There was a bit of an awkward moment in Wednesday’s Environment and Public Works Subcommittee hearing when Senator Jeff Sessions (R-AL) asked four former EPA officials – point blank – whether they agree with President Obama’s sensational global warming claims… and no one did.
“If you happened to see Senator Sessions on the Hill yesterday, he questioned four former EPA heads. These four EPA heads were invited to the hearing by the Democrats,” Glenn said on radio this morning. “And, of course, the Democrats want you to know the globe is heating even faster than it was 15 years ago and we're headed towards climate crisis, climate chaos. We have to take care of this right away. Right?”
In November 2012 the President claimed, “the temperature around the globe is increasing faster than was predicted, even ten years ago.” He followed that up in May 2013 by saying, “we also know that the climate is warming faster than anybody anticipated five or ten years ago.”
After quoting President Obama, Sessions asked those testifying to raise their hand if they agree with the President’s sentiment. No one did.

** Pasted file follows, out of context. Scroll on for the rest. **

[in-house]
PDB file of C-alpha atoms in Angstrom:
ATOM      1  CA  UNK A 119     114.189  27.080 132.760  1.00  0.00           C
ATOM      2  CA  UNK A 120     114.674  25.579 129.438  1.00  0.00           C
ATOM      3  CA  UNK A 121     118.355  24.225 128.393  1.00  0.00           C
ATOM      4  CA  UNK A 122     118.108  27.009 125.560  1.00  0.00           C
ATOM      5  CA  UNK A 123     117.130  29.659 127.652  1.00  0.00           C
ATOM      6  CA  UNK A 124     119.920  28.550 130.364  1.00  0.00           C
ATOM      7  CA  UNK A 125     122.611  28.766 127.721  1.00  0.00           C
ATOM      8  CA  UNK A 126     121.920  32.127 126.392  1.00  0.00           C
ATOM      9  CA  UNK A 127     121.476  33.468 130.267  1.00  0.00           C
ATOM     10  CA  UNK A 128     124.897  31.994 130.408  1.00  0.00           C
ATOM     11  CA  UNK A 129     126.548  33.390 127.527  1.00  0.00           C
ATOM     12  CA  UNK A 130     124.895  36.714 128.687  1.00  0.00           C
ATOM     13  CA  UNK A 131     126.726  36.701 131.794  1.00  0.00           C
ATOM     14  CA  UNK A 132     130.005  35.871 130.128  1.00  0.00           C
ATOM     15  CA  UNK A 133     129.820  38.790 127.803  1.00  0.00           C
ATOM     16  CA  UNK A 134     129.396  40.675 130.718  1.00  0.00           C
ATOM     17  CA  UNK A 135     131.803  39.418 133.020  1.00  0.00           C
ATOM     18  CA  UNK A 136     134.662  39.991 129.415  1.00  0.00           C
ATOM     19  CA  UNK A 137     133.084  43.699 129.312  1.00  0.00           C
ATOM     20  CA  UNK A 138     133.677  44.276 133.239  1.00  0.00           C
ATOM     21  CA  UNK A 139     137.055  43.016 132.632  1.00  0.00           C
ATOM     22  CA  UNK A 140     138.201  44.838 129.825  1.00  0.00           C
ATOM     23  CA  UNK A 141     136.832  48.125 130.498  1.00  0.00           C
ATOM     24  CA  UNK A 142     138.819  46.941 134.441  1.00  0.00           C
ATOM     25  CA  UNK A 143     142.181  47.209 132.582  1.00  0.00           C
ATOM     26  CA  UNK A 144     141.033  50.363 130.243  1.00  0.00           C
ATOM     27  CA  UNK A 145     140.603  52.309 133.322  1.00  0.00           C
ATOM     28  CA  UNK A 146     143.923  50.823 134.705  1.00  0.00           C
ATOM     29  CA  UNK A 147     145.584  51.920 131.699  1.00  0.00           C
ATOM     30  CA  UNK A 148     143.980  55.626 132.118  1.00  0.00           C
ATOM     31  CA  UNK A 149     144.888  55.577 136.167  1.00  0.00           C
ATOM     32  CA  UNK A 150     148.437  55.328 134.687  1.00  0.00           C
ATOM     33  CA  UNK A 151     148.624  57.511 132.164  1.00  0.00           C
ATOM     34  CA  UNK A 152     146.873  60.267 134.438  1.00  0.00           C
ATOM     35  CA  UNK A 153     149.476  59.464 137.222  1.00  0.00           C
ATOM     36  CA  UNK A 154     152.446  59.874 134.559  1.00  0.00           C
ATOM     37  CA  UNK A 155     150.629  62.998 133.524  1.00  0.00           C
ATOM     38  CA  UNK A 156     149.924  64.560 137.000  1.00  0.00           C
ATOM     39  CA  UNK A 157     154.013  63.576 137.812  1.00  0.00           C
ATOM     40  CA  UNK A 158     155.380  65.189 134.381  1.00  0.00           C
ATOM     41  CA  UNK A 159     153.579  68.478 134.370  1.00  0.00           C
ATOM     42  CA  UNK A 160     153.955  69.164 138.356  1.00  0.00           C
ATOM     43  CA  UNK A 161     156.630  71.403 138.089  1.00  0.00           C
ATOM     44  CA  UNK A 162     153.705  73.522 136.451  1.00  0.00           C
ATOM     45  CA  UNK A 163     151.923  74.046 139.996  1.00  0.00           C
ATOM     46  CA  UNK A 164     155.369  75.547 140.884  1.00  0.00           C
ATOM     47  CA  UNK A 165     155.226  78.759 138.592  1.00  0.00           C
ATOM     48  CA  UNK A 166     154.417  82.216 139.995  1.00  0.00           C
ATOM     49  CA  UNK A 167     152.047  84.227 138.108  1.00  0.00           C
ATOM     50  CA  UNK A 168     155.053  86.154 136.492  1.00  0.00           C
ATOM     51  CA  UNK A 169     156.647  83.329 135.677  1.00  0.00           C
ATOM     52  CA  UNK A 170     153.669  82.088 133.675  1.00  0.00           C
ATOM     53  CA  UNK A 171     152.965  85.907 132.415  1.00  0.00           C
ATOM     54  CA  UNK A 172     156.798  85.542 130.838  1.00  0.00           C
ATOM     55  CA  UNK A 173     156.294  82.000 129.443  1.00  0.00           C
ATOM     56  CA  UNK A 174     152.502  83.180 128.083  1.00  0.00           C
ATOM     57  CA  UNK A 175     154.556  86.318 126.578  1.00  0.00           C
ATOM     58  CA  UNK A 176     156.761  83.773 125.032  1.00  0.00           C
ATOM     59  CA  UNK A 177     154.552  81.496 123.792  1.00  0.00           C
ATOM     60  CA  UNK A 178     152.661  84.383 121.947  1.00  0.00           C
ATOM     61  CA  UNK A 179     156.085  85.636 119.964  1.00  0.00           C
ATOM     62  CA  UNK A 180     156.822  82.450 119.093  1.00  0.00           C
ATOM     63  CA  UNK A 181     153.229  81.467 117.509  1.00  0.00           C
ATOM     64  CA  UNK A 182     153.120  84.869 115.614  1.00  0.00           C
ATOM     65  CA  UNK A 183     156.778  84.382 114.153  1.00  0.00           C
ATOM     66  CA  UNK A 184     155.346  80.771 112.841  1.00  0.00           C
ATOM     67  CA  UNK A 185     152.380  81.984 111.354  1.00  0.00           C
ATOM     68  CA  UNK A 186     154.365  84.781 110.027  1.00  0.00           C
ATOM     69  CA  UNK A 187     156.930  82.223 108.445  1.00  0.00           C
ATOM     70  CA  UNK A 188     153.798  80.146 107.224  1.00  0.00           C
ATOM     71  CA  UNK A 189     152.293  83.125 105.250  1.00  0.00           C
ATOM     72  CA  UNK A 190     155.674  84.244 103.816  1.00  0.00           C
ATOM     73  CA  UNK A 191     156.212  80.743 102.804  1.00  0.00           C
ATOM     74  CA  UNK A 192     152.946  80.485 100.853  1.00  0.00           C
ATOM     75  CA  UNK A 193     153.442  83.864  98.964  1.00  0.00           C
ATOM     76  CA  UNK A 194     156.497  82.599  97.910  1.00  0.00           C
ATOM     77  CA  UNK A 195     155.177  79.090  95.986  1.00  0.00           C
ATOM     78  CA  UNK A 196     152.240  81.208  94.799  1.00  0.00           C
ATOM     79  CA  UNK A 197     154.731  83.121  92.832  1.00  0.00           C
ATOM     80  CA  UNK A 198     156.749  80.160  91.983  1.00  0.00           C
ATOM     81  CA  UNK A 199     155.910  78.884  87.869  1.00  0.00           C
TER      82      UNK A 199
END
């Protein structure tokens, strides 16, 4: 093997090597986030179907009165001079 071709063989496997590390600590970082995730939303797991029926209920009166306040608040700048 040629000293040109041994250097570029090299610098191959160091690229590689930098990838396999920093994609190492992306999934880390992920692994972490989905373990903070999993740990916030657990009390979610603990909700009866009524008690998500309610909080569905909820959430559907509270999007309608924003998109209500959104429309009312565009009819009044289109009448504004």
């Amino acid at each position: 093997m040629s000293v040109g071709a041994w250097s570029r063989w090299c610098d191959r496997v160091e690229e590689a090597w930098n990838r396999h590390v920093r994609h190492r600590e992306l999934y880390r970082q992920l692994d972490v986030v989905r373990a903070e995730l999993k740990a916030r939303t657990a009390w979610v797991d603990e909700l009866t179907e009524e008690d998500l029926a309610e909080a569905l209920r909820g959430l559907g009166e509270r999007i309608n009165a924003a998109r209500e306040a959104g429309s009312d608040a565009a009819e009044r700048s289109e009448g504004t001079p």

“So I would ask each of our former administrators if any of you agree that that’s an accurate statement on the climate. So if you do, raise your hand,” Sessions said. “Thank you, the record will reflect no one raised their hand.”
Watch the awkwardness ensue below:
“That's incredible,” Glenn said. “How is that not on the news?”
Stu was quick to point out that the media did in fact cover the hearing – just not this particular part.
“Oh, it's in the news. You were talking about the story, so I searched real quick about the EPA chiefs going to Congress,” Stu said. “And there's a story right here, EPA chiefs to Congress: Act on climate. That's the summary.”
While it probably doesn’t surprise you to hear the mainstream media didn’t report on the fact that the EPA chiefs flat out refused to corroborate the President’s claims, it is a disturbing trend.
It's good we are doing it because it doesn't seem like anyone picked that one up out of there. ‘It's not important.’ Like when the president says something like that, you're a denier for disagreeing with it,” Stu concluded. “Yet later on, years down the road when we find out it wasn't true then, you are still a denier for having opposed it in the past. [Then] the moment you realized you were right, it doesn't get recorded.”